in spirituality since age 9, when he attended Mass at a Catholic church.
"They were singing a hymn, and I started to cry," he recalls. "It
overwhelmed me and filled me with a spirit that I'd never felt."
Then, at age 14, he became a devout Muslim. Now, he often performs
flanked by members of the Nation of Islam, but he says he is not a member of
the group. "There are some things I do disagree with as far as [Minister
Louis] Farrakhan is concerned. I don't believe that white people are devils,
or that they were created by a mad scientist."
'Walks' the line
When Rhymefest wrote "Jesus Walks," he considered it a metaphor for God
in all His guises: Christ, Buddah, Allah or whatever the faithful choose to
call Him. When West heard the song, he was inspired to add his own spin,
recording it for his debut album "Late Registration." Somewhere along the
way, the verse that Rhymefest added in the studio was cut, but the song's
co-author insists he doesn't resent his friend's success.
"I had the 'Jesus Walks' sample and a dope idea / If K hooked it up
this could be the song of the year / So I gave my nigga the sample and the
joint took off / But the verse that 'Fest did somehow got lost,"
Rhymefest raps in a post-Kanye version of the song, released on the mix tape
"A Star Is Born, Vol. 1." "Homie, I ain't mad at ya, doin' your thing /
Let every man be his own king."
That version of "Jesus Walks" was recorded by Mark Ronson, the New York
DJ, producer (his credits include Nikka Costa and Jimmy Fallon) and son of
renowned glam-rock guitarist Mick Ronson, who worked with David Bowie. The
two hooked up when Rhymefest appeared on a track called " 'Bout to Get Ugly"
from Ronson's 2003 album "Here Comes the Fuzz." ("Rhymefest's voice -- it
sounds corny -- [but] it jumped out of the speaker," Ronson told Newsweek.)
Later on, when West offered him a deal on his Good Music label, Rhymefest
opted to stick with Ronson and his new company, Allido, which is distributed
by J Records.
The rapper began recording "Blue Collar" in 2005, drawing on help from
producers West and the underrated but immensely talented No ID, who produced
Common's first three albums. "Brand New," which features a guest rap by
Kanye, was released as a single in February, and versions of the album have
been floating on the Internet ever since, but Rhymefest continued to tinker
with the final cut as the release date was pushed back again and again.
(Only two weeks ago, he replaced "These Days" with the newer track "Stick,"
which he fought the label to push as the second single.)
Rhymefest says the delays were his idea. "I didn't feel like the
anticipation was built up enough, or that the buying public was aware, and
what good does it do for me to have a song like 'Bullet' or 'Devil's Pie' if
it sits on a shelf and no one knows who Rhymefest is? I had to do things
like Intonation, the AOL sessions, the TV appearances and most of all the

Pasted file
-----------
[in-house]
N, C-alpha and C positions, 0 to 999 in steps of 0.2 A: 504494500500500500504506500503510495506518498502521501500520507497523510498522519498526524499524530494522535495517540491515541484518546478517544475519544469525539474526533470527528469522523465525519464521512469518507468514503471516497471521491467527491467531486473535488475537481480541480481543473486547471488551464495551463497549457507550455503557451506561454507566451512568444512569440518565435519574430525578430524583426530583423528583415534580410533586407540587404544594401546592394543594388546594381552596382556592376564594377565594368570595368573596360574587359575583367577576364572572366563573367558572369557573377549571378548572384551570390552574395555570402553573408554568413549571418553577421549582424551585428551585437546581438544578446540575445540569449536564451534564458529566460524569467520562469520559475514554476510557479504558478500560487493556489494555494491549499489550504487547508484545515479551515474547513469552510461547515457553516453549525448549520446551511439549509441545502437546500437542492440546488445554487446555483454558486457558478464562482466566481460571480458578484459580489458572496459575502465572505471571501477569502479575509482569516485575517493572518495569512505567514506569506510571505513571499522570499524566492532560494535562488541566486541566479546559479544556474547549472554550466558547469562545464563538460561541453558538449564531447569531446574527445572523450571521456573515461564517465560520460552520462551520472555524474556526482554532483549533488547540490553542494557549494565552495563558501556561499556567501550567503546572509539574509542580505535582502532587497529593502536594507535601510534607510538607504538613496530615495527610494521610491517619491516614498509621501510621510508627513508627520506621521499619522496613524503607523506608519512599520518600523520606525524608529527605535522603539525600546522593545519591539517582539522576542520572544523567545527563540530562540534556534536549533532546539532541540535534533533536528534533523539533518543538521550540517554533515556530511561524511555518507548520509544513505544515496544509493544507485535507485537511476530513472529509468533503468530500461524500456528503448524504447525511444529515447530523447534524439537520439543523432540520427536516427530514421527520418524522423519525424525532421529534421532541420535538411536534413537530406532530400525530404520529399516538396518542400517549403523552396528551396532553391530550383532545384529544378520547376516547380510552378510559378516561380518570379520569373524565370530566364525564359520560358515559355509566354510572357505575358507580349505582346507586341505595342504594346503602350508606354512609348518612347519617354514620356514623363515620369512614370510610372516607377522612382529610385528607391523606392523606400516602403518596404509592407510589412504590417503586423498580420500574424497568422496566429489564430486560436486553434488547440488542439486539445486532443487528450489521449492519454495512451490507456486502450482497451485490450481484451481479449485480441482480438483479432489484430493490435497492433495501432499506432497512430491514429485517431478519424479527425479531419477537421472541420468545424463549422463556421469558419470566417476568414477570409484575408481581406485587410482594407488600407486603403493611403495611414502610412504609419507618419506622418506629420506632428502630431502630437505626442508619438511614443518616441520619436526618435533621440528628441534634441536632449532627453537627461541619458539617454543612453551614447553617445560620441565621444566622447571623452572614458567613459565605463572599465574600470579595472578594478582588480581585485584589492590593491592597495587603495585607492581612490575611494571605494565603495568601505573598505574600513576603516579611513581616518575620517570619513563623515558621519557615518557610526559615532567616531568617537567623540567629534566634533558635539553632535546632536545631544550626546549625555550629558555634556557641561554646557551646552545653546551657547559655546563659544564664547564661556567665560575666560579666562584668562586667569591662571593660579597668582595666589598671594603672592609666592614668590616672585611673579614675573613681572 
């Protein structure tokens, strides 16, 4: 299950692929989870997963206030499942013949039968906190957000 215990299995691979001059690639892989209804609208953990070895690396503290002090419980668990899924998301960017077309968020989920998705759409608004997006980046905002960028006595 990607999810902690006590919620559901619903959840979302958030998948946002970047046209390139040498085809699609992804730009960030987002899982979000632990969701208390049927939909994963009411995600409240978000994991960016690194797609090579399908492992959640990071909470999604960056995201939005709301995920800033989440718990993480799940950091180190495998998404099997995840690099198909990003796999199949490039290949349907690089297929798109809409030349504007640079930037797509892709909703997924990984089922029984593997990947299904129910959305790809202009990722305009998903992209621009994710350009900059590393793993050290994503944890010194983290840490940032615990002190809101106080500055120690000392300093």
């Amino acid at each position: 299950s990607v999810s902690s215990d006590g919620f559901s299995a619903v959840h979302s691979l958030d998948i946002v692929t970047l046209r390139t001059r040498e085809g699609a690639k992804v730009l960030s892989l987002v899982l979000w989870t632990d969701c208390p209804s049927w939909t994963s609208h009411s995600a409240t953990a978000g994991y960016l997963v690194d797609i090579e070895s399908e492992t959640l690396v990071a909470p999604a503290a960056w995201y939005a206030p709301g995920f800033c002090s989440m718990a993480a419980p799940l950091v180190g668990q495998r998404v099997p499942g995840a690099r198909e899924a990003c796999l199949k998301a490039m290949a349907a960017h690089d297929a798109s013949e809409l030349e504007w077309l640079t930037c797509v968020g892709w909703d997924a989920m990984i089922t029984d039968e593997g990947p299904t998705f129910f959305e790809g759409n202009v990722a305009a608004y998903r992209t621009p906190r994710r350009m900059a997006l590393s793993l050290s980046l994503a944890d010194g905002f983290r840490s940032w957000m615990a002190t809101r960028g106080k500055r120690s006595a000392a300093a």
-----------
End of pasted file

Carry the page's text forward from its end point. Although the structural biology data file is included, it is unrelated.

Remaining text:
touring. Part of the magic is for people to meet me -- not just to hear the
music but to actually see Rhymefest do his thing."
Doing his own thing
The finished version of "Blue Collar" has been worth the wait, and it
does Chicago proud, with plenty of shout-outs to local neighborhoods (as
well as a dis on suburban Schaumburg) and props to the Windy City hip-hop
hierarchy. One reason the local scene has never been as widely lauded
nationally as Atlanta or Houston, let alone New York or Los Angeles, is that
there has never been one identifiable Chicago sound. But there are
similarities in terms of an earthy attitude and a wide-open approach to the
Like West, Rhymefest finds unforgettable hooks in samples from unlikely
sources, including the Strokes, the Washington, D.C. band Citizen Cope
(which powers the chorus of "Bullet") and the Foundations' "Build Me Up
Buttercup" ("Build Me Up" is a duet with the late Russell Tyrone Jones, a k
a Ol' Dirty Bastard from New York's Wu Tang Clan). Like Common, there is
plenty of political awareness. ("Dimebag-ass niggas ain't large / When
the Patriot Act come hit they ass with a terrorist charge / And we is what
they made it for / You think it's all about Arabs? It's a war on the poor,"
he raps on the opening "Dynomite.") And like Twista, there are occasional
forays into the realm of the politically incorrect -- though Rhymefest's
sense of humor and Regular Guy attitude save him from sexist pandering or
empty gangsta boasting.
That humor couples with his relentless enthusiasm to form two of the
three keys to his appeal. The final factor: his work ethic. You just have to
root for guy for whom nothing has ever come easily.
"This has truly been a blue-collar grind from day one," Rhymefest says.
"Let me tell you all the things I was competing with: 'A battle rapper can
never write a song.' Then I gave them 'Jesus Walks.' So people said, 'Well,
that's Kanye; Rhymefest will never get a deal.' Then I got a record deal.
And it was, 'He got a record deal because of Kanye.' Well, I went into that
office with Clive Davis, and he said, 'Let me see what you got.' I said,
'I've got a song with Kanye.' And he said, 'I don't want to hear about
Kanye! Tell me what you've got.' And I had to do my thing.
"Now people say, 'His album will never sell.' So now what do I do? I get
out here and I hit the road -- I perform and I prove them wrong. Every part
of my career since the day I started writing has been a challenge, and I
don't expect it to stop now. But I can't stop, man. This is what I do."